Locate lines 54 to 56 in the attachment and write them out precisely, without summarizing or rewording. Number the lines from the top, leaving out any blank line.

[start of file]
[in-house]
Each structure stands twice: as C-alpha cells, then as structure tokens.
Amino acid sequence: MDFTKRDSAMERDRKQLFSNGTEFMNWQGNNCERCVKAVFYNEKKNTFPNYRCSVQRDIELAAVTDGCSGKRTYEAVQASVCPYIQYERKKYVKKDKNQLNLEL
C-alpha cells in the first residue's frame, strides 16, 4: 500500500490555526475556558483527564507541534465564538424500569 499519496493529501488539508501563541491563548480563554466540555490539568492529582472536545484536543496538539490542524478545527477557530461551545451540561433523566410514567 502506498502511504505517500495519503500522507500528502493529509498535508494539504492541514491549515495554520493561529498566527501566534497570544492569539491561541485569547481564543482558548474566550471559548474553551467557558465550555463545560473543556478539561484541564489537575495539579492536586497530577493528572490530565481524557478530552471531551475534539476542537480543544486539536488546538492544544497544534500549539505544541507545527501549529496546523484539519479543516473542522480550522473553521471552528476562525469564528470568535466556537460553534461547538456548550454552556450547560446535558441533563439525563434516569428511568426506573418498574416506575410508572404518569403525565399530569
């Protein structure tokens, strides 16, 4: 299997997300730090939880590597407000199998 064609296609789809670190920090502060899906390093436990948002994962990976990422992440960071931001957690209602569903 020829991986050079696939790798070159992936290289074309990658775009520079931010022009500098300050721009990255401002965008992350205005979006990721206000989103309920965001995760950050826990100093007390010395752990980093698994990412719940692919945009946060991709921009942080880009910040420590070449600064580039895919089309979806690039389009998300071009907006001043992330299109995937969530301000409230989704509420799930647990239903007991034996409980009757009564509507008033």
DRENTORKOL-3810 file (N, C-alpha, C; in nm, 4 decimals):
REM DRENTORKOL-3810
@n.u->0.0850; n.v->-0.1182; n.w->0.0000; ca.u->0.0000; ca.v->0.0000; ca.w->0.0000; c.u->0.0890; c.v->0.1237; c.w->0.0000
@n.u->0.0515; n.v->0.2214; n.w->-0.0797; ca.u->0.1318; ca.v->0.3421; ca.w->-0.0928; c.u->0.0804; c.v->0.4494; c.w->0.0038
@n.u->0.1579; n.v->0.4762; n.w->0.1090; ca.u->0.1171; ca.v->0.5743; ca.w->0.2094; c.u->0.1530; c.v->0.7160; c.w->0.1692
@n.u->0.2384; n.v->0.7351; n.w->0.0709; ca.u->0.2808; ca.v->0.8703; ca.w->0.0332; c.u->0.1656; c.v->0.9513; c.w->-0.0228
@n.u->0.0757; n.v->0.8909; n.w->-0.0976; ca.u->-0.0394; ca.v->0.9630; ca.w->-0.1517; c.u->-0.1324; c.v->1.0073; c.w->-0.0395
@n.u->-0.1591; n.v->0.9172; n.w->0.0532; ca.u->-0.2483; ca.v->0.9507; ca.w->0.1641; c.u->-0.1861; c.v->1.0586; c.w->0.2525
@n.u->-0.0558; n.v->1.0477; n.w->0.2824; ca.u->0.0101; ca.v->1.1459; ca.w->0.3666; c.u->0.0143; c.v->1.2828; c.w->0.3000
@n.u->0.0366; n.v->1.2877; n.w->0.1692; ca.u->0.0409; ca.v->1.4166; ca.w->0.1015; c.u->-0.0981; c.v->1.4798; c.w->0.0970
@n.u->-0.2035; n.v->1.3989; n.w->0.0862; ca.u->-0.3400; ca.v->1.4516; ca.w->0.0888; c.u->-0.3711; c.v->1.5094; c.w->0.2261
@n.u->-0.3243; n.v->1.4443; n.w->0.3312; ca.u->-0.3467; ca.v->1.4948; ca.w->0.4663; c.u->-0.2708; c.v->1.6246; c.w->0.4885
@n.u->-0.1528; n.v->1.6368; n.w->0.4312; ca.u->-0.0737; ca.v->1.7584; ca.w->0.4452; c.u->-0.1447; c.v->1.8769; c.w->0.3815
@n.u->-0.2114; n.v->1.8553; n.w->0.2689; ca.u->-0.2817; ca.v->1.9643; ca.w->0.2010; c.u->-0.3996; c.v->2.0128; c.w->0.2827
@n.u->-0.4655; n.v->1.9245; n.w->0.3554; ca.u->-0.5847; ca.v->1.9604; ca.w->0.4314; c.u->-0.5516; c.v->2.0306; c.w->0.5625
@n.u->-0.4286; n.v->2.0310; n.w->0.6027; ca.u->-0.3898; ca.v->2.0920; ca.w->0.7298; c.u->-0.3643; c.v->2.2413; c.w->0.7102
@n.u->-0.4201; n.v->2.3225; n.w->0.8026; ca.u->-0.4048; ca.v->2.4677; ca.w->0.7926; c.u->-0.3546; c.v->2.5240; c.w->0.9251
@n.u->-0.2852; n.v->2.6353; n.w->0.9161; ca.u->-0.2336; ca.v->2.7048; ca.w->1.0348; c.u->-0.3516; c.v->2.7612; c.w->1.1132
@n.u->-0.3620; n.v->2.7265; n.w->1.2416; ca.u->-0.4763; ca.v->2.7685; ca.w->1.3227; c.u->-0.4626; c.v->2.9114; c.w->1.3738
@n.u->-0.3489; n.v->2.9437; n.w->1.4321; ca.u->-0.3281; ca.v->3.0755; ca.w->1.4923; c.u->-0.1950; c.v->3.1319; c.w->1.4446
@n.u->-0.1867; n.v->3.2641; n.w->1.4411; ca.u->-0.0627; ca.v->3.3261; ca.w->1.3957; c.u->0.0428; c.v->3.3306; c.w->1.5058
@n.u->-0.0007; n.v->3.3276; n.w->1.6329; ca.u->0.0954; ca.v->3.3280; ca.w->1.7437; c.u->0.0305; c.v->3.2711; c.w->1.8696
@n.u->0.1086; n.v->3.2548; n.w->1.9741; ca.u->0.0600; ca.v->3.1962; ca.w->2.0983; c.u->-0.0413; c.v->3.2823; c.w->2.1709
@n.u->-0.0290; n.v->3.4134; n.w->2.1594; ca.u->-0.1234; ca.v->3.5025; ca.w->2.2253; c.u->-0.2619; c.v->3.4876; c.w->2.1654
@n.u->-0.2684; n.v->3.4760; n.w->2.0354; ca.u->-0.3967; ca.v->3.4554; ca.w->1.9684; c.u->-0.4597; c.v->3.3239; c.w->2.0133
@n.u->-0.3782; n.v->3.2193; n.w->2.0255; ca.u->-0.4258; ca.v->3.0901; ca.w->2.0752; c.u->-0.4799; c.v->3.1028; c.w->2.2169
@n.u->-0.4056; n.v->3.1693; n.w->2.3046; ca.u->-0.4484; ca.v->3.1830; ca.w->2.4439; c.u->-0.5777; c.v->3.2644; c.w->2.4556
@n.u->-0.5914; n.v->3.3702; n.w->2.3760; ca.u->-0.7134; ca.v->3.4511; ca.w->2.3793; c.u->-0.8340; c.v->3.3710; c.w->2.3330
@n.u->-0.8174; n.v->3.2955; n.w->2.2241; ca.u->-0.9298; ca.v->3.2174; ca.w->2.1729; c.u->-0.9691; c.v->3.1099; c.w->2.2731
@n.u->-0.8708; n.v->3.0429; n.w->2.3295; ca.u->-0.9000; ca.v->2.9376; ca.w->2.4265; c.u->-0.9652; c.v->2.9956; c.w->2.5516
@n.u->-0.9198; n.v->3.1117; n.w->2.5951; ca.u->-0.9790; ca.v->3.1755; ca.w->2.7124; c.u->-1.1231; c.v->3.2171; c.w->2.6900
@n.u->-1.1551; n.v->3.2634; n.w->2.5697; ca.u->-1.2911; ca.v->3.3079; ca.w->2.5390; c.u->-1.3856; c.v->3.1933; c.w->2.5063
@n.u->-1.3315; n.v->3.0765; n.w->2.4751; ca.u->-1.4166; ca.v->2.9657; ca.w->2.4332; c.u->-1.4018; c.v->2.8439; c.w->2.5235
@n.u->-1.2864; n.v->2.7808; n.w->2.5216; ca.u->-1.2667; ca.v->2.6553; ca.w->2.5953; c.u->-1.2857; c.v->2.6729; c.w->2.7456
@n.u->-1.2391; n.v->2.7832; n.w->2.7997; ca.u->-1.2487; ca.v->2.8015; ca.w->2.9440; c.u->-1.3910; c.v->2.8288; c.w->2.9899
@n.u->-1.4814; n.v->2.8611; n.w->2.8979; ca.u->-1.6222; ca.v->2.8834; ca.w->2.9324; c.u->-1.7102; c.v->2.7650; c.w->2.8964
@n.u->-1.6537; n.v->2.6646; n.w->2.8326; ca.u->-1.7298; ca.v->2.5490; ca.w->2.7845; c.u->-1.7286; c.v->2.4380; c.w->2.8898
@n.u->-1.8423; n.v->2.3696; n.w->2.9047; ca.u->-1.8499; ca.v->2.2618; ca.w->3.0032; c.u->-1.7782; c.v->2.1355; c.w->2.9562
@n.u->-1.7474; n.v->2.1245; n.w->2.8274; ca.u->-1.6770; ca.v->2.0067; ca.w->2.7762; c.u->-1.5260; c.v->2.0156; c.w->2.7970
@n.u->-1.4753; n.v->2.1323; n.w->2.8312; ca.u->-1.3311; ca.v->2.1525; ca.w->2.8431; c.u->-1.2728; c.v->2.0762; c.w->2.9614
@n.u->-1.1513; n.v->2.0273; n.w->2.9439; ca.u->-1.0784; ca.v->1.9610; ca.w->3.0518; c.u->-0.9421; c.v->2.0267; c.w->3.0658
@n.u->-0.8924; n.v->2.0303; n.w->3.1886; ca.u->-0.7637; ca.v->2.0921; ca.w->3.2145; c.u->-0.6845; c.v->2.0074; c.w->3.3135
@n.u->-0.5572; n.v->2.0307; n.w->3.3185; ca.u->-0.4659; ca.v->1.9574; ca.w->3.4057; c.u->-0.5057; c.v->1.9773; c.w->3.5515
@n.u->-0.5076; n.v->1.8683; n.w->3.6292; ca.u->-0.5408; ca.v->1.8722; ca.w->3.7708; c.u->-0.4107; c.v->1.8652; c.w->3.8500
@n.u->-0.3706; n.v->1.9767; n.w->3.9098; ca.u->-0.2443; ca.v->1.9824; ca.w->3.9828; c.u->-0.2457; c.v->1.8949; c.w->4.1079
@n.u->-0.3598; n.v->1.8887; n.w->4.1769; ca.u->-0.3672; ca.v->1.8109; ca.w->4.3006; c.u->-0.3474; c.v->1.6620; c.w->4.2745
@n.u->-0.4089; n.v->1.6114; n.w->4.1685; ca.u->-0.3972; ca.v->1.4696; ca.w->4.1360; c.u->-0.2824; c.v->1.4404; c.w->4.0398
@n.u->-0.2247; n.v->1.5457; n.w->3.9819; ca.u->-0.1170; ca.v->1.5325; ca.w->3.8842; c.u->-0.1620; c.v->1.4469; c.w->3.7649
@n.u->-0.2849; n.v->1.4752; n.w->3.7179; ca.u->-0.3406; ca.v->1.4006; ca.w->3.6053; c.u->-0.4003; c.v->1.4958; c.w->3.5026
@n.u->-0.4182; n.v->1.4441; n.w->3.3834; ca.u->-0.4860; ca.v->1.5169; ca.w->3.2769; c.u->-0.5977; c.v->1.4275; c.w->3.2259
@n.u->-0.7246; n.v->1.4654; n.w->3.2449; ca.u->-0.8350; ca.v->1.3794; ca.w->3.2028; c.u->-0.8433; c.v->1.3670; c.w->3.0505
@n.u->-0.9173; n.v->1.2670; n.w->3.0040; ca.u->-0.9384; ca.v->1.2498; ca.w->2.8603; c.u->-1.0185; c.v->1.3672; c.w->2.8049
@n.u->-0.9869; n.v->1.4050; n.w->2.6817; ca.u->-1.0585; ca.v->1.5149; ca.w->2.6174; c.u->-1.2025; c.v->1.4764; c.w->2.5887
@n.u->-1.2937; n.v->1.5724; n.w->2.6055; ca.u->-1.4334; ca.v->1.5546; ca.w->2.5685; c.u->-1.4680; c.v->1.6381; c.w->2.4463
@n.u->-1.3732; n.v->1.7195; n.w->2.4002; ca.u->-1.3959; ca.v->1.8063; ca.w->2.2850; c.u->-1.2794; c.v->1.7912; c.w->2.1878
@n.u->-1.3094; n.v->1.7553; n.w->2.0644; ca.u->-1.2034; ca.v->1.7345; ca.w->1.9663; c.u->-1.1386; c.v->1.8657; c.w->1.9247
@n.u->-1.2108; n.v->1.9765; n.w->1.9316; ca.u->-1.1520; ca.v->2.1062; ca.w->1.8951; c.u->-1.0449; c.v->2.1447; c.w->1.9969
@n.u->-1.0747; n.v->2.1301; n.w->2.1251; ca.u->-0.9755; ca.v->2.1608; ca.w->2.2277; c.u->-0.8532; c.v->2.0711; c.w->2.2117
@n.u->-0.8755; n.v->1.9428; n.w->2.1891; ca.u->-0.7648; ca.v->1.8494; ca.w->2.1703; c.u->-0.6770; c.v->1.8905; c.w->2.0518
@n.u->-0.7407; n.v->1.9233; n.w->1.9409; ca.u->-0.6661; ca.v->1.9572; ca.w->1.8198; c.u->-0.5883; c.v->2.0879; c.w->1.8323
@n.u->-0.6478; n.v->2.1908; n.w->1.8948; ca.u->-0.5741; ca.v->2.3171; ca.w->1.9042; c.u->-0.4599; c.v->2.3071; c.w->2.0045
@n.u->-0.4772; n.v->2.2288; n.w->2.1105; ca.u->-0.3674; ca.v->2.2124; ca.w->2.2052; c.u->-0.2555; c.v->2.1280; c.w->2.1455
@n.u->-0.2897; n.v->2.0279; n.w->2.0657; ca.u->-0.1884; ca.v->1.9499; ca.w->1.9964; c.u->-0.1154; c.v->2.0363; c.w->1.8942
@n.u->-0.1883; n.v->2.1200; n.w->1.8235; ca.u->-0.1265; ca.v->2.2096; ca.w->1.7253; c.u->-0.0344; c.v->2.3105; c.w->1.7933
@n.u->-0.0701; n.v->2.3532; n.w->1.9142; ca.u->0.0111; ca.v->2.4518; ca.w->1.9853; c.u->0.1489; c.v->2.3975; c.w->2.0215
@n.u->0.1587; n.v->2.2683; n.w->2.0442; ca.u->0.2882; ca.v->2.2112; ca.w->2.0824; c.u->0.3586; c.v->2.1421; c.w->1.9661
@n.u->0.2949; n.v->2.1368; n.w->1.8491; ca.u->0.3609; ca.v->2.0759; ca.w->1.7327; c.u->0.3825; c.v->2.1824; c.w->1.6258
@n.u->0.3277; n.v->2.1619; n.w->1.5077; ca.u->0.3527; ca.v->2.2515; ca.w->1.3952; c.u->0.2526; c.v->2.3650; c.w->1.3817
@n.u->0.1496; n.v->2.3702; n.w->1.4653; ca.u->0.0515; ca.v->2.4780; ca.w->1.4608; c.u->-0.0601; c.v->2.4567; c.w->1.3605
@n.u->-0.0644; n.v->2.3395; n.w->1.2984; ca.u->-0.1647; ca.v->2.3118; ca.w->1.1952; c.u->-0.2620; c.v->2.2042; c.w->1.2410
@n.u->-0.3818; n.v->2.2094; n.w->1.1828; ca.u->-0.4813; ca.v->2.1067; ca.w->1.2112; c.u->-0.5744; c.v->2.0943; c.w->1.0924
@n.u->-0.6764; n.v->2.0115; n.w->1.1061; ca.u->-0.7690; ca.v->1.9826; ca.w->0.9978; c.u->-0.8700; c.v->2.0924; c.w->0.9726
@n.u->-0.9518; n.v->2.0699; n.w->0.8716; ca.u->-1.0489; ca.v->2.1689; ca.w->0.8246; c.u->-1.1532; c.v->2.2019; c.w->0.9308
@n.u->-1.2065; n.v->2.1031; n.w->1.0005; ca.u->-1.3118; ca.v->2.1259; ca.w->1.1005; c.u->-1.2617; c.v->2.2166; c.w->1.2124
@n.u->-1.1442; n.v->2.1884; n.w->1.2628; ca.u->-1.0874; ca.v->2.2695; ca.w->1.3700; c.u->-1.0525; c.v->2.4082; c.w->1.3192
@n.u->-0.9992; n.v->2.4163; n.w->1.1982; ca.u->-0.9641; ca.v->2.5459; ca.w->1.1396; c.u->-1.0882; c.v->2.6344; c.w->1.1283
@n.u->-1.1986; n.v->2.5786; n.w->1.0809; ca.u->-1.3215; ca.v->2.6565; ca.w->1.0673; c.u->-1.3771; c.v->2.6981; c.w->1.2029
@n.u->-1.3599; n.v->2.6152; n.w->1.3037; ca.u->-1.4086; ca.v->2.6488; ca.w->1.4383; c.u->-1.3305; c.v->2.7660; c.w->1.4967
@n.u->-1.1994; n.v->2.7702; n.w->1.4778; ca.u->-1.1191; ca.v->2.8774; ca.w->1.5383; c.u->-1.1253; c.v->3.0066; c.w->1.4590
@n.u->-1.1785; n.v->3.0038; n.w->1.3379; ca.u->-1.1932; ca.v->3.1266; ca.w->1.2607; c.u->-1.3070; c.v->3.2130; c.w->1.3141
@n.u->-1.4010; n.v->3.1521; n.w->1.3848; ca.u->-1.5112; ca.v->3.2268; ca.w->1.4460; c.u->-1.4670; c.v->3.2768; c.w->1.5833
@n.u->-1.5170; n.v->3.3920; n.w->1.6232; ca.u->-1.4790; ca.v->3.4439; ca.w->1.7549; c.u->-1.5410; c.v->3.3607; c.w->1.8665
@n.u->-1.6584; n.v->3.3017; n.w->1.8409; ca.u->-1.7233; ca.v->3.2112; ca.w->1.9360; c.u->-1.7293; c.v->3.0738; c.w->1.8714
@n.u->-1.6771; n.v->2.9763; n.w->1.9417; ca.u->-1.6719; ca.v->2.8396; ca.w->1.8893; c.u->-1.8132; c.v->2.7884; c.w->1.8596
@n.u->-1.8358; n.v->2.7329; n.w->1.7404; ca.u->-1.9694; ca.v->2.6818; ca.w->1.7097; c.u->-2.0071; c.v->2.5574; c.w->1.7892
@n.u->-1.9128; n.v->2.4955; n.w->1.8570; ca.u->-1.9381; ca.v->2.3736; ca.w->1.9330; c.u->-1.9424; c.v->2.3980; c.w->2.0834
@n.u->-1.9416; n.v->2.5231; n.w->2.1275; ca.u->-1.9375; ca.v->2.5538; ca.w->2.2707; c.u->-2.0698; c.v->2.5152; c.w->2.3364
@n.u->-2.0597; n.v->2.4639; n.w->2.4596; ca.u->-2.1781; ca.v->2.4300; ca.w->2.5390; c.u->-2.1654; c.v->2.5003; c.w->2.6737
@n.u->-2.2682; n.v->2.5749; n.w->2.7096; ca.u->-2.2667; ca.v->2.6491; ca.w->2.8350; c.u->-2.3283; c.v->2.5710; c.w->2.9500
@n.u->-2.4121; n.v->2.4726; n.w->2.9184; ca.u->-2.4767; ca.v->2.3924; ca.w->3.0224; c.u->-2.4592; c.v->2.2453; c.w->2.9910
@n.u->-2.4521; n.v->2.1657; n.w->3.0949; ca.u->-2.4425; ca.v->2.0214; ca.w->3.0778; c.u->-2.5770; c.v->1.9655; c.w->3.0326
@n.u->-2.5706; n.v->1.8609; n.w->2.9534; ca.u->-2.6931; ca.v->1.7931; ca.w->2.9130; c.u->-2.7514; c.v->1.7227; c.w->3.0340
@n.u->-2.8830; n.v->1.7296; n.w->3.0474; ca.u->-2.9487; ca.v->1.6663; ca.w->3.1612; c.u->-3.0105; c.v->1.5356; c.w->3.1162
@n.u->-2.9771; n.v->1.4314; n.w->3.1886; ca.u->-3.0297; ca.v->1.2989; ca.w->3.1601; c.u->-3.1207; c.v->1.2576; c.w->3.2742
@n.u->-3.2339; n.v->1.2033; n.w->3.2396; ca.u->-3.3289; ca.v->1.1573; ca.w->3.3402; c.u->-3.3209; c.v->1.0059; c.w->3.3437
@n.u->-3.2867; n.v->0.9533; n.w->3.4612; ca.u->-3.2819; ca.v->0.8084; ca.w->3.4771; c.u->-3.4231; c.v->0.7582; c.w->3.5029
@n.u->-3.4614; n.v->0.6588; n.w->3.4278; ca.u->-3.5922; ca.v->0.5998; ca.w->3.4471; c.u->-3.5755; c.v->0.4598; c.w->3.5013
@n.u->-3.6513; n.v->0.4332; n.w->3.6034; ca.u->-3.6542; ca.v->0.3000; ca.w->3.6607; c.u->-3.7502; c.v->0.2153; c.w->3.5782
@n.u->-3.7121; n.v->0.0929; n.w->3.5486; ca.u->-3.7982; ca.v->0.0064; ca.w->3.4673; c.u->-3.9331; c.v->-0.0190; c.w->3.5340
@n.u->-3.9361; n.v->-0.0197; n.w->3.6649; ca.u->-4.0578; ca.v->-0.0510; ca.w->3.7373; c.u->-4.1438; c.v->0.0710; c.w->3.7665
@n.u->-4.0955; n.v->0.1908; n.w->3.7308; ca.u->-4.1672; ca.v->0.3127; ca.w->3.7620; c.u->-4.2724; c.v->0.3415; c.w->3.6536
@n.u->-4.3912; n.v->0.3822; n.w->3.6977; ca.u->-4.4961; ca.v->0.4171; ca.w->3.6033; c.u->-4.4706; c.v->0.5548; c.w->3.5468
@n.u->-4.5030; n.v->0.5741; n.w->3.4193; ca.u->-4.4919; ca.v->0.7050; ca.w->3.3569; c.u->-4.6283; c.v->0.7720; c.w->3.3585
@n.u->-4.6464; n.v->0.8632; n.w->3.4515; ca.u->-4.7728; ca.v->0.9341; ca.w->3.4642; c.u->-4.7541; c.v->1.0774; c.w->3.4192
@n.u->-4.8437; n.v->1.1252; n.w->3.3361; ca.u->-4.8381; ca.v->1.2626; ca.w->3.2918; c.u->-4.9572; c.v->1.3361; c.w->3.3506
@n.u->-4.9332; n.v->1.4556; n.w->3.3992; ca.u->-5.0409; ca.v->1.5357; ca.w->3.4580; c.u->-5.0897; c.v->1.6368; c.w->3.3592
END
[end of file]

@n.u->-0.2849; n.v->1.4752; n.w->3.7179; ca.u->-0.3406; ca.v->1.4006; ca.w->3.6053; c.u->-0.4003; c.v->1.4958; c.w->3.5026
@n.u->-0.4182; n.v->1.4441; n.w->3.3834; ca.u->-0.4860; ca.v->1.5169; ca.w->3.2769; c.u->-0.5977; c.v->1.4275; c.w->3.2259
@n.u->-0.7246; n.v->1.4654; n.w->3.2449; ca.u->-0.8350; ca.v->1.3794; ca.w->3.2028; c.u->-0.8433; c.v->1.3670; c.w->3.0505